Brits give Russia ultimatum over poisoned ex-spy

Military personnel in protective suits remove a police car and other vehicles from a public car park as they continue investigations into the poisoning of Sergei Skripal on March 11, 2018 in Salisbury, England.


LONDON — British Prime Minister Theresa May has given Russia until the end of Tuesday to respond to allegations that it used a rare nerve agent to attack a former spy on English soil. If they fail to provide what the U.K. government deems a credible explanation of the attack on Sergei Skripal and his daughter, May has promised Moscow “extensive” retaliation.

May issued the demand for an official response after revealing that the powerful chemical nerve agent Novichok — a weapon developed by Moscow decades ago — was used to poison the former double agent. She said it was “highly likely” the Russian state was involved in the attack.

Secretary of State Rex Tillerson backed up the accusation, calling the attack “almost beyond comprehension” and saying the nerve agent “clearly came from Russia.” He promised a NATO response.

But Russia has appeared unfazed by the fast-escalating accusations. On Tuesday the Foreign Ministry in Moscow summoned the British ambassador to appear — a move often seen as a rebuke in international diplomacy. It was unclear what Ambassador Laurie Bristow would be told by the Ministry officials, or whether he would push the Russians on the chemical weapons accusations.

President Putin has repeatedly dismissed the allegations, saying Britain has provided no proof of Russian involvement.

“We will not tolerate such a brazen attempt to murder innocent civilians on our soil,” Prime Minister May vowed on Monday.

The attack with a military grade nerve agent in the center of Salisbury, in southwest England, left only two plausible explanations as far as May was concerned; “either it was a direct act by the Russian state against our country, or the Russian government lost control of this potentially catastrophically damaging nerve agent and allowed it to get into the hands of others.”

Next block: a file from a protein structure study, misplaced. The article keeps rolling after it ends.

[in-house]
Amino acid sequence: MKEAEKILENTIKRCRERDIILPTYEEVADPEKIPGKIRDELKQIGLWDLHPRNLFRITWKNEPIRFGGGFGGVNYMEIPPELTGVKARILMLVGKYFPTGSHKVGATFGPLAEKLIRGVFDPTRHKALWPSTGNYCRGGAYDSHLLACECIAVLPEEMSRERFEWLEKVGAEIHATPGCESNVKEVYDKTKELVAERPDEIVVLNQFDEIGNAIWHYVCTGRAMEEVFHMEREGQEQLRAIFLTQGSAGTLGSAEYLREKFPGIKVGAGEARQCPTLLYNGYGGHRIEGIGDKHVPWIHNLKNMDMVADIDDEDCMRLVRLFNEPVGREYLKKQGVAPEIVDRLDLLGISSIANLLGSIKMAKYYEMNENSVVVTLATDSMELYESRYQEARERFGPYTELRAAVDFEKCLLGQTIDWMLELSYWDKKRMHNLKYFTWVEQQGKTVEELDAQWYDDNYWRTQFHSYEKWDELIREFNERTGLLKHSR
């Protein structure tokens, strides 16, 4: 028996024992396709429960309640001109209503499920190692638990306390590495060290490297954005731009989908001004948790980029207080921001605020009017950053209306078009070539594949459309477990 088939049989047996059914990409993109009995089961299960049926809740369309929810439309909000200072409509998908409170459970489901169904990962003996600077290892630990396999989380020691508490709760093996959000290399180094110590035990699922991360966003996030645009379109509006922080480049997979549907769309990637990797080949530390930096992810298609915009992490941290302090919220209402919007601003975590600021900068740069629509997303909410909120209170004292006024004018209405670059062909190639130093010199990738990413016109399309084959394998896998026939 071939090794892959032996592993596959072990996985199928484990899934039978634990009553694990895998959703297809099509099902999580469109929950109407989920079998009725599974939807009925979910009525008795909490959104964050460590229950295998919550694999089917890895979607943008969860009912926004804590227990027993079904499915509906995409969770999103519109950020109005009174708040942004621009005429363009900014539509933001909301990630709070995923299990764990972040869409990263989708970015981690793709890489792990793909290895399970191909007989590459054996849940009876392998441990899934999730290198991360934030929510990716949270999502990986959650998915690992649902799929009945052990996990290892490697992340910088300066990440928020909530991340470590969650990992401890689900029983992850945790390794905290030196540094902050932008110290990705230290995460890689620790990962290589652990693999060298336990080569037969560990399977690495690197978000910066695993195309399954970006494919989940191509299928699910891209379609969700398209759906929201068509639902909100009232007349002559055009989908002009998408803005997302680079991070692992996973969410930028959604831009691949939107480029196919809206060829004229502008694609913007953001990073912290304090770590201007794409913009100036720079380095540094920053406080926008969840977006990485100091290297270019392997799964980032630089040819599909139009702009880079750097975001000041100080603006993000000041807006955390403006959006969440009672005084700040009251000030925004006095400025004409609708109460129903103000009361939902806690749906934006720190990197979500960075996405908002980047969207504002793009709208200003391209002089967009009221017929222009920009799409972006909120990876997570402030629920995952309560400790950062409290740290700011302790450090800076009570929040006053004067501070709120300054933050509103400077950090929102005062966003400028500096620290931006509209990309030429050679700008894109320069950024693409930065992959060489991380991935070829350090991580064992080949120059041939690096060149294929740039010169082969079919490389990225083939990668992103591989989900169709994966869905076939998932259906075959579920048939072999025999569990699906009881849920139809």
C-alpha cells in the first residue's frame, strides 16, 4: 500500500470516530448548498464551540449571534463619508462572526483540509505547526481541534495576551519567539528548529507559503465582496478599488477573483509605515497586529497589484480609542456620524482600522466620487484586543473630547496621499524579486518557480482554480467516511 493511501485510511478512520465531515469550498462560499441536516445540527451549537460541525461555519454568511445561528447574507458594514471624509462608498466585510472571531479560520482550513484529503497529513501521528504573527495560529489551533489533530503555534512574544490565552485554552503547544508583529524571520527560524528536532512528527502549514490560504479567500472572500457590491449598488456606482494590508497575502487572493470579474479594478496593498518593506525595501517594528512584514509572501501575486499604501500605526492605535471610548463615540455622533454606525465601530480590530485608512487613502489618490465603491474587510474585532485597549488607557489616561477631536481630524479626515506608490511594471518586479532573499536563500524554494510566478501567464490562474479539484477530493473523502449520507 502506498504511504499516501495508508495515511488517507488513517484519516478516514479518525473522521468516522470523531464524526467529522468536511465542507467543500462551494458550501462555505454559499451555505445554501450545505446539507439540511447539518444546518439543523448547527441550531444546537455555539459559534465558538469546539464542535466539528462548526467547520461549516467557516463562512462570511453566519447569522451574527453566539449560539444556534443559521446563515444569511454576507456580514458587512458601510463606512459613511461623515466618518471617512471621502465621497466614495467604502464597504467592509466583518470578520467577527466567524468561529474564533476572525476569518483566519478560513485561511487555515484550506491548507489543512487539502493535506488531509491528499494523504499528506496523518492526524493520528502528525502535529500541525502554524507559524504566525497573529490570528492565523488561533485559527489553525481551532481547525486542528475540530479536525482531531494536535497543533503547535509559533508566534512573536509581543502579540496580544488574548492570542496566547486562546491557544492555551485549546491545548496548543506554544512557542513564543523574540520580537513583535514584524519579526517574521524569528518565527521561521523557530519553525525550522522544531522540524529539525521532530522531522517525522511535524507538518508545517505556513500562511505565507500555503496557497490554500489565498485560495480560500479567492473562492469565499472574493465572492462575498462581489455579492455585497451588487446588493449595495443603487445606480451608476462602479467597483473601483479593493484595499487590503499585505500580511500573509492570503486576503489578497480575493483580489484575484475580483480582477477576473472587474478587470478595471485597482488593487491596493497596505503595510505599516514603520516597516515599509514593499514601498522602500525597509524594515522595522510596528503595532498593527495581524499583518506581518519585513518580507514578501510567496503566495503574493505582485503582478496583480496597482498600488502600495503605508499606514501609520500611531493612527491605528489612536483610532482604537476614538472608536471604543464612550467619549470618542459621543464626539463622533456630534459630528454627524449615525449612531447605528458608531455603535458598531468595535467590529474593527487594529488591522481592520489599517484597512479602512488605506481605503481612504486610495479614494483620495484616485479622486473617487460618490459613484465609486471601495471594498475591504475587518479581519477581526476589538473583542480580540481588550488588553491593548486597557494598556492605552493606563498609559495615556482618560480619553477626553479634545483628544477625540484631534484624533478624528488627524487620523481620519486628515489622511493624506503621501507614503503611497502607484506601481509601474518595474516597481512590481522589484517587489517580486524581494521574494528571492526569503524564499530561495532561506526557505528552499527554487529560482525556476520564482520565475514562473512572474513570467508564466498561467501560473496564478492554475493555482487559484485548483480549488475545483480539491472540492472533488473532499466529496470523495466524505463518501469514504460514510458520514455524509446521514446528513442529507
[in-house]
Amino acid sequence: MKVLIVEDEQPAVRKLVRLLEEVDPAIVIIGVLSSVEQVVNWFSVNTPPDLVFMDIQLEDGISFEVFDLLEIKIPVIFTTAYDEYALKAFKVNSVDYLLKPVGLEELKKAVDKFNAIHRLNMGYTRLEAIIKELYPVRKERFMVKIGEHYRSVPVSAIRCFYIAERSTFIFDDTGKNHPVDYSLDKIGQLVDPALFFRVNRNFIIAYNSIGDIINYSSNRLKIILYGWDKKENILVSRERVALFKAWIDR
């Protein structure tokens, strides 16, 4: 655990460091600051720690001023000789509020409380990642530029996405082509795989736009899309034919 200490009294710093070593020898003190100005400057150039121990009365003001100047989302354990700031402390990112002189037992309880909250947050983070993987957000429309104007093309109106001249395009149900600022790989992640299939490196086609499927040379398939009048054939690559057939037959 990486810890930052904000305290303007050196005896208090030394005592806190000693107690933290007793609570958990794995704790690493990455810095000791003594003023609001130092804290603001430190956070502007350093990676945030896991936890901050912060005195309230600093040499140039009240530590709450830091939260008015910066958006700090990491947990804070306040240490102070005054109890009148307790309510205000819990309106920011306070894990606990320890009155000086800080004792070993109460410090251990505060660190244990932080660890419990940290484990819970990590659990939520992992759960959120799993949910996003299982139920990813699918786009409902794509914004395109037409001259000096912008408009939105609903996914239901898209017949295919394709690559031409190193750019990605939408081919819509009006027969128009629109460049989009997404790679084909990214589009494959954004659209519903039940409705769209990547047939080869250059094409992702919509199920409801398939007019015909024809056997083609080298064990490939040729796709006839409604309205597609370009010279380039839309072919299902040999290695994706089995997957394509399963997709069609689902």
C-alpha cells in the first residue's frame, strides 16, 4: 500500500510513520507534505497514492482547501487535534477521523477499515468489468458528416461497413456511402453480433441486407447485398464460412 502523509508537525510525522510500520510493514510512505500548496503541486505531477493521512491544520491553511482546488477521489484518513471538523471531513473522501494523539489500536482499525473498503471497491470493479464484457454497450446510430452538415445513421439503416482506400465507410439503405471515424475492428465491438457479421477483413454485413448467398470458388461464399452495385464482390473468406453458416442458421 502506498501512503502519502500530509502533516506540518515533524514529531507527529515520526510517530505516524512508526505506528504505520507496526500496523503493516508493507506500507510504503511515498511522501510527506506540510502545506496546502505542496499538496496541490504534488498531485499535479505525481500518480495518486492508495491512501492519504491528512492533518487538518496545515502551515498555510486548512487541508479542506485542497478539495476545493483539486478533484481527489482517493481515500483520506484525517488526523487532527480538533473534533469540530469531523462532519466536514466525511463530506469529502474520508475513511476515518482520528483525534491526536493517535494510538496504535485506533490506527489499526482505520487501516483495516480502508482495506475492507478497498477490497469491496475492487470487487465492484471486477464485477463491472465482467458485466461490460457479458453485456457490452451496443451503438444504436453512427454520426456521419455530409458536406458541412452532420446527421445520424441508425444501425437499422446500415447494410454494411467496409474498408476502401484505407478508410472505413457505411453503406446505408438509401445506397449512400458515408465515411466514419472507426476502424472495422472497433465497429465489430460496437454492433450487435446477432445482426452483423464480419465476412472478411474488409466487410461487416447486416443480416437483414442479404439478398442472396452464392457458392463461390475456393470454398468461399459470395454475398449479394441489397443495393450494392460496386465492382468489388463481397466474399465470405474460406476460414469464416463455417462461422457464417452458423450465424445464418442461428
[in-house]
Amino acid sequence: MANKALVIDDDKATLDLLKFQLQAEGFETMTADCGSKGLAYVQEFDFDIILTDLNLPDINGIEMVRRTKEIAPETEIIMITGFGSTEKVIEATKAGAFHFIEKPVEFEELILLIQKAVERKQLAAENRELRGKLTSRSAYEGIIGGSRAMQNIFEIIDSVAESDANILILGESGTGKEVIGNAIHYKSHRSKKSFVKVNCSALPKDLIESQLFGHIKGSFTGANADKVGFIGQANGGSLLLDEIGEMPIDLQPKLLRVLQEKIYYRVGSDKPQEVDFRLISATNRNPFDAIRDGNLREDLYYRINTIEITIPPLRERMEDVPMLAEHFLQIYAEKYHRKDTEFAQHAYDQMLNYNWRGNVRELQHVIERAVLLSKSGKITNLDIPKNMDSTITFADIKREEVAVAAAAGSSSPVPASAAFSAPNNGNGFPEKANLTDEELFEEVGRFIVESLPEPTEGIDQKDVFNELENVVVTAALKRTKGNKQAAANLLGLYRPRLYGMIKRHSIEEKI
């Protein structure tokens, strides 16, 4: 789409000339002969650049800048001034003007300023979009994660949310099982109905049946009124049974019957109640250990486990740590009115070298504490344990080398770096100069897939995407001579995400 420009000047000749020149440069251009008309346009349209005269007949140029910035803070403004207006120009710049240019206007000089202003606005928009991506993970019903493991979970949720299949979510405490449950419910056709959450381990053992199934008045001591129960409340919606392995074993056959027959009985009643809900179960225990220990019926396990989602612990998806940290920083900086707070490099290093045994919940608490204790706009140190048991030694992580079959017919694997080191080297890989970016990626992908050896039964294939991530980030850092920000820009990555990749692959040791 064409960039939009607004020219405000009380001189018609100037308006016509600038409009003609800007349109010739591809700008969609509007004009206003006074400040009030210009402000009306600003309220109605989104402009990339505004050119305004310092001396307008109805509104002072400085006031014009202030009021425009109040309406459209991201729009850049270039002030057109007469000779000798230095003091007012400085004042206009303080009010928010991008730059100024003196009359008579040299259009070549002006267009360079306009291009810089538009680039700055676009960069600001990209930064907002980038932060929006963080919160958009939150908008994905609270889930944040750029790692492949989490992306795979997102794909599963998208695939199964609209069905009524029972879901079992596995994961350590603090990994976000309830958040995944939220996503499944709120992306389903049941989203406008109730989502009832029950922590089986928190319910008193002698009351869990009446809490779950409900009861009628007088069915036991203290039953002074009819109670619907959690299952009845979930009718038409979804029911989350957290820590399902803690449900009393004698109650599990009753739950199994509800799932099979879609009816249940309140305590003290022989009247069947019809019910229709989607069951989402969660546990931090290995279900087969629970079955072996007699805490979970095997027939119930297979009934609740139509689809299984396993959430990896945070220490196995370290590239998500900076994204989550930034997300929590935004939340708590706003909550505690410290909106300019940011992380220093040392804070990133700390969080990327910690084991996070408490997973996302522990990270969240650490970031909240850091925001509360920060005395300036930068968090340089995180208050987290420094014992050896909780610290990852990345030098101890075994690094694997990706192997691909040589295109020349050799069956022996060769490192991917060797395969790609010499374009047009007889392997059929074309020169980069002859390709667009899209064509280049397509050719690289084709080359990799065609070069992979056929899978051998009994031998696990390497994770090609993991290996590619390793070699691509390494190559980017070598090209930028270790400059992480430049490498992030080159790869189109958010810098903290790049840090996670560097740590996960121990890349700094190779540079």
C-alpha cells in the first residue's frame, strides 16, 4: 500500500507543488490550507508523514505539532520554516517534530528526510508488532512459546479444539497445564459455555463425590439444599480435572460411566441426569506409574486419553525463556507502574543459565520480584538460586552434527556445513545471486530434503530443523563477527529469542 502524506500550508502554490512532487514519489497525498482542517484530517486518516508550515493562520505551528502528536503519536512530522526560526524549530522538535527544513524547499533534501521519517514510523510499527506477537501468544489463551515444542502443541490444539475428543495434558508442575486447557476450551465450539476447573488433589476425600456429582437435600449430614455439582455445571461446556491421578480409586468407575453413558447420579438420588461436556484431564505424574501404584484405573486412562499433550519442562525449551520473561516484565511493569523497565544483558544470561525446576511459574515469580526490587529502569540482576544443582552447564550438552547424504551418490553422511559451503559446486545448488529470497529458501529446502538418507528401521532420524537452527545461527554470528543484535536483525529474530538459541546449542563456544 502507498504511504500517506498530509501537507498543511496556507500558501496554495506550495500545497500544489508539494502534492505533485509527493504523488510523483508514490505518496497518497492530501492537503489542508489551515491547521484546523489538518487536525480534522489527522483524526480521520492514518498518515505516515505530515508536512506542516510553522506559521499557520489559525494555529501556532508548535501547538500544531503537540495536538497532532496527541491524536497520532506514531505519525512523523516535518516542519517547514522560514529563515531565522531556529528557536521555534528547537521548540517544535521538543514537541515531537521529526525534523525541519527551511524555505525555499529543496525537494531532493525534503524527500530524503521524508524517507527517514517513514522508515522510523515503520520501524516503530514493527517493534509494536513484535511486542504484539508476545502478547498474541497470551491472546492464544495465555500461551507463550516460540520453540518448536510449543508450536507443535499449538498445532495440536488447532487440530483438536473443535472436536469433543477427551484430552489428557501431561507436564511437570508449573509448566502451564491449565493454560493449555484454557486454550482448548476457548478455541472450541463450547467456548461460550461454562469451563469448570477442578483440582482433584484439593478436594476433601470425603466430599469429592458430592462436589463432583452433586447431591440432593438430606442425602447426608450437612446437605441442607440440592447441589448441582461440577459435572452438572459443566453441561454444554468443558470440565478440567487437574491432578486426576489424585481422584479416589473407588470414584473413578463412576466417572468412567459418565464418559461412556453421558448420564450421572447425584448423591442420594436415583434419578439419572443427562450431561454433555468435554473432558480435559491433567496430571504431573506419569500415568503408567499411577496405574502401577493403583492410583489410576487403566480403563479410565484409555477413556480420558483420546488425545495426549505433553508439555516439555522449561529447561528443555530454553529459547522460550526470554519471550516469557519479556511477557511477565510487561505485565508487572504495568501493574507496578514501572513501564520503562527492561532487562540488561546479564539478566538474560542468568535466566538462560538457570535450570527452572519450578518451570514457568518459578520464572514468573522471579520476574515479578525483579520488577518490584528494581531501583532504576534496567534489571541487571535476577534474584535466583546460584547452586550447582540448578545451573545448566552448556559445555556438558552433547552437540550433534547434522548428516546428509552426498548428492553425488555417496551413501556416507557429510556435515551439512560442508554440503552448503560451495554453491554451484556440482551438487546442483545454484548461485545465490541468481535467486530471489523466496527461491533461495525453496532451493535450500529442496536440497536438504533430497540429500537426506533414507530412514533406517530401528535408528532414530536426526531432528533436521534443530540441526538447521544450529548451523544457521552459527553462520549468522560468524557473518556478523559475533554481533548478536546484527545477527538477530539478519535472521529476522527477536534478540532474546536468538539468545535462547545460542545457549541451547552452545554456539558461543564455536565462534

Britain’s representative to the global chemical weapons watchdog gave a similarly damning report to that organization on Tuesday, telling fellow delegates he never expected “to have to brief this Council on the first offensive use of a nerve agent of any sort on European territory since World War Two.”

“The stark conclusion is that it is highly likely that Russia, a fellow State Party to the Chemical Weapons Convention (CWC), is implicated in chemical weapons use, whether by failure to control its own materials or by design,” British delegate to the Organisation for the Prohibition of Chemical Weapons (OPCW) Peter Wilson said.

“This attempted murder, using a weapons-grade nerve agent in a British city, was not just a crime against the Skripals. It was an indiscriminate and reckless act against the U.K., which put the lives of innocent civilians at risk.”

CBS News correspondent Charlie D’Agata reports that investigators have identified the substance used in the attack as part of the Novichok family of nerve agents developed by the Soviet military in the late 1970’s and 80s.

“It’s about at least five-times more deadly than VX, which is one of the most deadly chemical agents,” Andrew Weber, former Assistant Secretary of Defense for Nuclear and Biological Defense Programs, tells CBS News.

The chemicals cause paralysis and convulsions until victims are unable to breathe — capable of delivering an excruciating death in less than two minutes.

Prime Minister May listed a litany of recent Russian transgressions against the U.K. and allies, including the U.S. Among her evidence of Russia’s belligerence on the floor of the British Parliament Monday was the digital modelling of warheads striking Florida that Putin first touted just days earlier.

Russia has dismissed the poisoned spy accusations as a “circus show.” Asked whether Russia was to blame, Putin said flatly, “Get to the bottom of things there, then we’ll discuss this.”

As for retaliation, May could opt for the traditional response of expelling diplomats and freezing assets. Analysts say those measures would be far more effective if they were backed up by Britain’s allies, like the United States.

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